• If you have a red cross in this section, add a minimum of two sitelink extensions to your account. 

Survey Submitted: All grantees must complete an annual program survey.

  • If you have a red cross in this section, the link to the survey can be found here.

Section 2 of the google grants dashboard

Does Not Have Single or Generic Keywords: The Ad Grants program’s mission-based policy does not permit single-word keywords. Some exceptions are allowed, such as the name of your brand and approved medical conditions (find the full list of exceptions here).

  • If you have a red cross in this section, we recommend creating a filter to remove any single keywords. Navigate to the keyword level of your account and filter for ‘keyword text’ ‘does not contain’. In the text box, enter a single space to see a list of single keywords in the account. Select all applicable keywords and pause them. 

Does Not Have Keywords With A Quality Score Of 1 – 2: Google ranks keywords, assigning each one with a ‘Quality Score’ from 1 to 10. This quality score is based on the relevance of your keywords, to your ads and landing pages. To ensure high-quality scores, choose keywords that are highly relevant to your campaign’s ads and landing page.

  • If you have a red cross in this section, we recommend setting up an automated rule. Google has an excellent video that explains how to set up an automated rule that pauses low-quality keywords automatically.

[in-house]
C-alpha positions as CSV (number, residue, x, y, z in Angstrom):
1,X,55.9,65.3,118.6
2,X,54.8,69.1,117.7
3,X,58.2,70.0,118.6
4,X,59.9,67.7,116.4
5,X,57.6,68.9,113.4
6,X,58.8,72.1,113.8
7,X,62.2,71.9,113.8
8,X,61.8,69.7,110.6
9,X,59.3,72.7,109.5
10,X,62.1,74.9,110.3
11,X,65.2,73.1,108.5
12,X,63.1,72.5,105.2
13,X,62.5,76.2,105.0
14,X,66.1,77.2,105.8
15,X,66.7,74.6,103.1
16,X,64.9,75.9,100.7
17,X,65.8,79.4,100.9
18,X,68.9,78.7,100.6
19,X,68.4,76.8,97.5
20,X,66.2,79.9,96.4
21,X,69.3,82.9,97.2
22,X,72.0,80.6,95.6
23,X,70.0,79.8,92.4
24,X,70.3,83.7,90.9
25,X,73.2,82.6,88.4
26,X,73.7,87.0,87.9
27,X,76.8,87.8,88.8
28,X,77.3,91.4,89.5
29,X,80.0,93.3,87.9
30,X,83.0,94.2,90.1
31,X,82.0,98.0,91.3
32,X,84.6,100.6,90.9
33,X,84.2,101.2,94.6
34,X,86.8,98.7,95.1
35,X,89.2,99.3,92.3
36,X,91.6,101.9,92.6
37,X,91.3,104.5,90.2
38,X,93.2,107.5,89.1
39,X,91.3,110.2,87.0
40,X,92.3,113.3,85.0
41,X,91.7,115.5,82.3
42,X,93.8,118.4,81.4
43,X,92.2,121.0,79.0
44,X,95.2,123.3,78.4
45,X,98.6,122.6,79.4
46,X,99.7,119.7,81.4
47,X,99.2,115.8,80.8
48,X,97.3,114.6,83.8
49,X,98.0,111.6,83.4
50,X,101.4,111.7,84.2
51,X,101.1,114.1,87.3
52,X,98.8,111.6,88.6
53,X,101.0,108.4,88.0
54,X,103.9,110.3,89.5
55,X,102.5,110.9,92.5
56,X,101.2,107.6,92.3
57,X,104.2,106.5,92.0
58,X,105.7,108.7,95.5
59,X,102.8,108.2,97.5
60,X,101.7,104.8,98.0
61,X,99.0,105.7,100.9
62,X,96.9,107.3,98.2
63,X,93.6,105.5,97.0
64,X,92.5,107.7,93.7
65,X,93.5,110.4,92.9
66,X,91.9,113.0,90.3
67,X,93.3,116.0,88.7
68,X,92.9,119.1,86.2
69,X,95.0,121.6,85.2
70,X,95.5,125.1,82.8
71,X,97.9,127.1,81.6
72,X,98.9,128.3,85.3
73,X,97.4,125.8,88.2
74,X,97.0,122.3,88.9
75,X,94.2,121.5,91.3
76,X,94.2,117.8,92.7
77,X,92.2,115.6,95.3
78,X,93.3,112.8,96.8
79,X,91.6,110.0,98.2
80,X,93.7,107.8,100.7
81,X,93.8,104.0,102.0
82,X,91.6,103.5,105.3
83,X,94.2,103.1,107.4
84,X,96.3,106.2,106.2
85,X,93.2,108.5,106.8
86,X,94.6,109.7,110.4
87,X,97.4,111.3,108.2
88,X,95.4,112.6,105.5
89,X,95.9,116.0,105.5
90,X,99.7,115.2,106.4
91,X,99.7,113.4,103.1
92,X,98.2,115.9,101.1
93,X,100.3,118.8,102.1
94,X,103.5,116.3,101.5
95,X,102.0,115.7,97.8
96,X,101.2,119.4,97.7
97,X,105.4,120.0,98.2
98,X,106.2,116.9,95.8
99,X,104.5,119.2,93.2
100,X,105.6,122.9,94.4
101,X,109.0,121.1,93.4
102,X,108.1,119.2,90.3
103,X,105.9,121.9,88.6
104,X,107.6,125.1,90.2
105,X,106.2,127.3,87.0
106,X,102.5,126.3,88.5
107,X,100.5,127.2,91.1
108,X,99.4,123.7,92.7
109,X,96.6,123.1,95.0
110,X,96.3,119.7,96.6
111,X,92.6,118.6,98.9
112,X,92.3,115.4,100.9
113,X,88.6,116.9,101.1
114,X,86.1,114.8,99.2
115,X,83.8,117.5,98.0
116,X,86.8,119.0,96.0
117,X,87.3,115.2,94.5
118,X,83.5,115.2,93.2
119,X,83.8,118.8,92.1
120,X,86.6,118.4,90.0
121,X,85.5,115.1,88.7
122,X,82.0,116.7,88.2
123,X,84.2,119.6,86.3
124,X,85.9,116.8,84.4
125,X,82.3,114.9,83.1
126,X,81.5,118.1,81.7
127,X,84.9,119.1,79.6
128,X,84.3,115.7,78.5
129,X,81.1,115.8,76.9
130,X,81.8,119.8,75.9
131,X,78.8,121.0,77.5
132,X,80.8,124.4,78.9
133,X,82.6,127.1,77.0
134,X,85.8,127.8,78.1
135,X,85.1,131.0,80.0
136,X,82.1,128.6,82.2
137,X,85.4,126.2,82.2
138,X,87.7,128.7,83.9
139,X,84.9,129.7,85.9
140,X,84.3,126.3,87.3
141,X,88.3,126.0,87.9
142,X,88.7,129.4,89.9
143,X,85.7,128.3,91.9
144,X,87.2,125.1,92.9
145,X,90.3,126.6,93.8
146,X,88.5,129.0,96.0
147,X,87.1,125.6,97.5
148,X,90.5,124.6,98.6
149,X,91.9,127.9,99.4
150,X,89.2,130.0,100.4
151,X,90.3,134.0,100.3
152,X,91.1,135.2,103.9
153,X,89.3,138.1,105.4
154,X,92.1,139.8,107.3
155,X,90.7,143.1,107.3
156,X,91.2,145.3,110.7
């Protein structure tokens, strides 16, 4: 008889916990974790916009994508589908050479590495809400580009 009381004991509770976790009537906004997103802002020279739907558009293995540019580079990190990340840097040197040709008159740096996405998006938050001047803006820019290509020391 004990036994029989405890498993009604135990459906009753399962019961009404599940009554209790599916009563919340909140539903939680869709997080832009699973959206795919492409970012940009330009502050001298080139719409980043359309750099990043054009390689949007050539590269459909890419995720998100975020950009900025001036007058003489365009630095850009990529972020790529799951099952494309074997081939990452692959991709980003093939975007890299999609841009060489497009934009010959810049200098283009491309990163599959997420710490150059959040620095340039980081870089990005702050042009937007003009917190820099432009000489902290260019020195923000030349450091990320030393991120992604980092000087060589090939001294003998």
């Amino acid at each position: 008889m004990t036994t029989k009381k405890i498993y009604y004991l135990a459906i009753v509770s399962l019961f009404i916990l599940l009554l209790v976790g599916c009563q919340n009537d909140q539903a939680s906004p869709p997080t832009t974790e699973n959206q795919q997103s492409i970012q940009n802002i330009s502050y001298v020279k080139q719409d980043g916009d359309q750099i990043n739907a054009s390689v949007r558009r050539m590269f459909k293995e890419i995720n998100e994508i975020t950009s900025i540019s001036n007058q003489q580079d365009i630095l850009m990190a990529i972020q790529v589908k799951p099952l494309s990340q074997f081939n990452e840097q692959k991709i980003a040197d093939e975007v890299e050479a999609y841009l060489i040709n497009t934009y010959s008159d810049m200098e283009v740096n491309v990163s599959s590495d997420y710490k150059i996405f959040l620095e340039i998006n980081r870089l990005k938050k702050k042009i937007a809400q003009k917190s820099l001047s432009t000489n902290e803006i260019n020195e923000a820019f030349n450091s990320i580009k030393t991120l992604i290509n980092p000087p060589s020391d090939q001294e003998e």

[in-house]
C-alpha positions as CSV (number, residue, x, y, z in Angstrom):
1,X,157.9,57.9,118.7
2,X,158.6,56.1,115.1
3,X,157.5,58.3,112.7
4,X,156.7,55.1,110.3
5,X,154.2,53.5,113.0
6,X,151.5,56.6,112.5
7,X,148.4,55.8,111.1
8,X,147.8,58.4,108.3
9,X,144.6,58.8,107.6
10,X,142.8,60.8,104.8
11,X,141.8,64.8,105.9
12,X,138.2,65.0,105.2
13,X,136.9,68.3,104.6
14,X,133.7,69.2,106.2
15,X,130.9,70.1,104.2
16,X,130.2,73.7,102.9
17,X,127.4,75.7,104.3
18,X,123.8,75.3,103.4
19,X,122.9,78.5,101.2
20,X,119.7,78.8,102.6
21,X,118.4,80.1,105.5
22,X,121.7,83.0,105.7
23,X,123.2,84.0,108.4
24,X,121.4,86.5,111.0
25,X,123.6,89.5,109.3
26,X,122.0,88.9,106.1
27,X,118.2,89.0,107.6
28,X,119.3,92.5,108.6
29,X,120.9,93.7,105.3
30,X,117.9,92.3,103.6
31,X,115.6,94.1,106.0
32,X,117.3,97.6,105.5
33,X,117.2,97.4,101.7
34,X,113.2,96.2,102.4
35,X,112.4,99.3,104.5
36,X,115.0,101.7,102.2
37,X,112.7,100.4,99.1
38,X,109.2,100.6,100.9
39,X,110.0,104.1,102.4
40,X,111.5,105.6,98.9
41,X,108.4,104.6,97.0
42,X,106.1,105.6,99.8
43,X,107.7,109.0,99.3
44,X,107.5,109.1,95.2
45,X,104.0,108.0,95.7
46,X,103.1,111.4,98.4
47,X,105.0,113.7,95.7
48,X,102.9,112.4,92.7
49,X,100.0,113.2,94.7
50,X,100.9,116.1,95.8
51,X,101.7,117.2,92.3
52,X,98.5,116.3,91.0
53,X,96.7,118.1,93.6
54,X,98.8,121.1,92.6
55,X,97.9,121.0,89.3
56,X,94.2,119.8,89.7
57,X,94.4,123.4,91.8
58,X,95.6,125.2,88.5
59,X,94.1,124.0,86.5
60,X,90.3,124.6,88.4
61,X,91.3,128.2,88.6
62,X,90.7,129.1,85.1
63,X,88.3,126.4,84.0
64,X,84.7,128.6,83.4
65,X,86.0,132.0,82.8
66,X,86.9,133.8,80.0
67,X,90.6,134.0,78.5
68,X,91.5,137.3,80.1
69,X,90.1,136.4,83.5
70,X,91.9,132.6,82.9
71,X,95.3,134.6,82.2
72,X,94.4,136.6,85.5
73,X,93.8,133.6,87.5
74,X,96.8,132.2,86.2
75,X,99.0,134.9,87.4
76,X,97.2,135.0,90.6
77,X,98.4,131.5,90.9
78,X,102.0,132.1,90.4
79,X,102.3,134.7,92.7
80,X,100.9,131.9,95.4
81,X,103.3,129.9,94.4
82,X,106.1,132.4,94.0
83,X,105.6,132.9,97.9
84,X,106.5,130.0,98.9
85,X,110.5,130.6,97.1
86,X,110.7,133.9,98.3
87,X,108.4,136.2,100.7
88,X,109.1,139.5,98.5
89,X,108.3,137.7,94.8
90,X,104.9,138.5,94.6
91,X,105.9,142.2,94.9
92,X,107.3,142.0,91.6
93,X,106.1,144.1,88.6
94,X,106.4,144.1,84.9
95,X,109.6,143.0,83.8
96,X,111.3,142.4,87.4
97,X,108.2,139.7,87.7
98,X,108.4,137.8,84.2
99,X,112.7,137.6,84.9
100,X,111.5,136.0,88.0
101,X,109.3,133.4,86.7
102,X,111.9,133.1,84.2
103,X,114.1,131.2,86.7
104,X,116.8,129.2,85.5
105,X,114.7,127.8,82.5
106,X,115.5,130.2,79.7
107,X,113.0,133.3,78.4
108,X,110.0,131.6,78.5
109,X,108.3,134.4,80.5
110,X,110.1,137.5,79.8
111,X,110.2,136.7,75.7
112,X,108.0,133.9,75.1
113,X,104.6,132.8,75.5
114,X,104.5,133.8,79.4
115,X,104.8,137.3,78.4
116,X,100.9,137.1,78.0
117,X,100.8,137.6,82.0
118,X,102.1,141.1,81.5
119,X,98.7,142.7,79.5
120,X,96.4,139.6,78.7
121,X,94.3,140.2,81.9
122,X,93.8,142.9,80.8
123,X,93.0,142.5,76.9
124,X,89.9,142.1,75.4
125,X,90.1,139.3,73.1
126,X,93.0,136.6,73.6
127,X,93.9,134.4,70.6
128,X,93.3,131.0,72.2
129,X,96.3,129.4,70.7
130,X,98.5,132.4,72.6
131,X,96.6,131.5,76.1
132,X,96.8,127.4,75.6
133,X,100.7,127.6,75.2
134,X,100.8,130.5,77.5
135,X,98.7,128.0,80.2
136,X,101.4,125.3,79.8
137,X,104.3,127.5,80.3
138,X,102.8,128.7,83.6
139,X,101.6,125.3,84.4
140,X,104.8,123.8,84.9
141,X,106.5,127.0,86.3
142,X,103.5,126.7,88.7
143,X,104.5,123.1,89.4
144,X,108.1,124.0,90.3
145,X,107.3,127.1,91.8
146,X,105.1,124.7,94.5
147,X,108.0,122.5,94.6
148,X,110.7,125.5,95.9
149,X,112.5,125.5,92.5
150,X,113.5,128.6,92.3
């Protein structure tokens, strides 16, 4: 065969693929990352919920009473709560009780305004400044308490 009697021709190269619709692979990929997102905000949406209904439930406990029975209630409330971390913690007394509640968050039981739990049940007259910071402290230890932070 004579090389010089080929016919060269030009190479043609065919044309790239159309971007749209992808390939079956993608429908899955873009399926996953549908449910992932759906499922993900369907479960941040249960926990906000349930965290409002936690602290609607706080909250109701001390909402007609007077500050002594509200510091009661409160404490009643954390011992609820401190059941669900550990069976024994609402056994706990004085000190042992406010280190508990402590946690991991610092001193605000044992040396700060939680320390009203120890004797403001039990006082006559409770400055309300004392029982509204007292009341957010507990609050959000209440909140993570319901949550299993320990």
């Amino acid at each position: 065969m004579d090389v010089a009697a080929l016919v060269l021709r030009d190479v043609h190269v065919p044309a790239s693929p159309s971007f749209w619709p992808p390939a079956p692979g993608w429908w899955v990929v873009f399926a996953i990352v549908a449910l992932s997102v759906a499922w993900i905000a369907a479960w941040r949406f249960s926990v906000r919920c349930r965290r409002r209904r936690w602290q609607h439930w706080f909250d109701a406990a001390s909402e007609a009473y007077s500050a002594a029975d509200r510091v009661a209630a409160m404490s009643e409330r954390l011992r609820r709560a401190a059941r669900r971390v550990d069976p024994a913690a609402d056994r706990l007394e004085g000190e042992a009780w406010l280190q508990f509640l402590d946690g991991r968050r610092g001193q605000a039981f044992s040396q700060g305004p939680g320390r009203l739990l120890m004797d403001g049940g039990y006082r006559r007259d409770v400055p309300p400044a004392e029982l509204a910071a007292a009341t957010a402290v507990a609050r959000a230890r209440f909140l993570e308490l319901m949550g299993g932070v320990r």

Section 3: Best Practices

This section of the Google Grants Dashboard is based on the behaviours that Google has observed in top-performing nonprofits. Best practices are recommendations beyond the minimum policies of the Google Ad Grants program. While they aren’t mandatory, implementing them will help you get the most out of your Ad Grant.

Section 3 Best Practices of the google grants dashboard

Conversions: As stated in Section 2, conversion tracking is one of the most important aspects of Google Ads.

Bidding: Grantees have a $2 bid limit when using manual bidding strategies. By using Google’s automated conversion-based bid strategies, you are no longer restricted to the $2 limit. Automated strategies include ‘Maximize Conversions,’ ‘Target CPA,’ and ‘Target ROAS’.

  • If you have a red cross in this section, consider implementing automated Smart Bidding strategies. For more on Smart Bidding, read through Google’s explaination here.

Has Enough Keywords Per Account: As a general best practice, this checks to see if there are at least 50 keywords in your account.

  • If you have a red cross in this section, use the keyword planner tool to discover keywords relevant to specific campaigns and either create or assign them to an ad group. 

Closer look at Google Ads best practices section